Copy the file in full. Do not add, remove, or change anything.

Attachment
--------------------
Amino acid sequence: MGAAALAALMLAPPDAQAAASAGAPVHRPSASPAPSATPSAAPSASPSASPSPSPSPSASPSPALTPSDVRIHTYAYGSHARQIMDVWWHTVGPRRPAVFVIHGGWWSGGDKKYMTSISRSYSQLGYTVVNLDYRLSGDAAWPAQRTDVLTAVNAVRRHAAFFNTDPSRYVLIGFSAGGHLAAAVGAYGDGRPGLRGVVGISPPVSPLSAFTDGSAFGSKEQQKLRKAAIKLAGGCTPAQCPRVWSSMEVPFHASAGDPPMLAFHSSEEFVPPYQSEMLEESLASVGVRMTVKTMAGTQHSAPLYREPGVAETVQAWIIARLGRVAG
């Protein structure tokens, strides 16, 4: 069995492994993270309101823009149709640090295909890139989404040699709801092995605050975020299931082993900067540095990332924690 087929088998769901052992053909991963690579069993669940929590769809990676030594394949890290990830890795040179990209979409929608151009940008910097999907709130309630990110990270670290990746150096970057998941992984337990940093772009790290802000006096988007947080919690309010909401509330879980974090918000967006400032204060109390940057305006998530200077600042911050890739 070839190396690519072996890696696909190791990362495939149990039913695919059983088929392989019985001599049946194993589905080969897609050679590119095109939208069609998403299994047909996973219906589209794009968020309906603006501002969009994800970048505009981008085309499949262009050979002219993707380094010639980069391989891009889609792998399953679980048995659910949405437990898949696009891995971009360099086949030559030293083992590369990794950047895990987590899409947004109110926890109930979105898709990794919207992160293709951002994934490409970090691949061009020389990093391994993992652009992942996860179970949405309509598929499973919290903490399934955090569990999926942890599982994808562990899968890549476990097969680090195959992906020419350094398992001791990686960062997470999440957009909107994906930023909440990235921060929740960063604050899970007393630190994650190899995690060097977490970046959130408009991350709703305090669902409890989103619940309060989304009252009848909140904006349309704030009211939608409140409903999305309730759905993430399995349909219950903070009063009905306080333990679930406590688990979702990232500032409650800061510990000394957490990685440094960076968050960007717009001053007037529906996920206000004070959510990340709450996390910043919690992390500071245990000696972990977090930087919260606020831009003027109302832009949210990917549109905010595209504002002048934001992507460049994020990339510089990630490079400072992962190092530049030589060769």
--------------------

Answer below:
Amino acid sequence: MGAAALAALMLAPPDAQAAASAGAPVHRPSASPAPSATPSAAPSASPSASPSPSPSPSASPSPALTPSDVRIHTYAYGSHARQIMDVWWHTVGPRRPAVFVIHGGWWSGGDKKYMTSISRSYSQLGYTVVNLDYRLSGDAAWPAQRTDVLTAVNAVRRHAAFFNTDPSRYVLIGFSAGGHLAAAVGAYGDGRPGLRGVVGISPPVSPLSAFTDGSAFGSKEQQKLRKAAIKLAGGCTPAQCPRVWSSMEVPFHASAGDPPMLAFHSSEEFVPPYQSEMLEESLASVGVRMTVKTMAGTQHSAPLYREPGVAETVQAWIIARLGRVAG
């Protein structure tokens, strides 16, 4: 069995492994993270309101823009149709640090295909890139989404040699709801092995605050975020299931082993900067540095990332924690 087929088998769901052992053909991963690579069993669940929590769809990676030594394949890290990830890795040179990209979409929608151009940008910097999907709130309630990110990270670290990746150096970057998941992984337990940093772009790290802000006096988007947080919690309010909401509330879980974090918000967006400032204060109390940057305006998530200077600042911050890739 070839190396690519072996890696696909190791990362495939149990039913695919059983088929392989019985001599049946194993589905080969897609050679590119095109939208069609998403299994047909996973219906589209794009968020309906603006501002969009994800970048505009981008085309499949262009050979002219993707380094010639980069391989891009889609792998399953679980048995659910949405437990898949696009891995971009360099086949030559030293083992590369990794950047895990987590899409947004109110926890109930979105898709990794919207992160293709951002994934490409970090691949061009020389990093391994993992652009992942996860179970949405309509598929499973919290903490399934955090569990999926942890599982994808562990899968890549476990097969680090195959992906020419350094398992001791990686960062997470999440957009909107994906930023909440990235921060929740960063604050899970007393630190994650190899995690060097977490970046959130408009991350709703305090669902409890989103619940309060989304009252009848909140904006349309704030009211939608409140409903999305309730759905993430399995349909219950903070009063009905306080333990679930406590688990979702990232500032409650800061510990000394957490990685440094960076968050960007717009001053007037529906996920206000004070959510990340709450996390910043919690992390500071245990000696972990977090930087919260606020831009003027109302832009949210990917549109905010595209504002002048934001992507460049994020990339510089990630490079400072992962190092530049030589060769």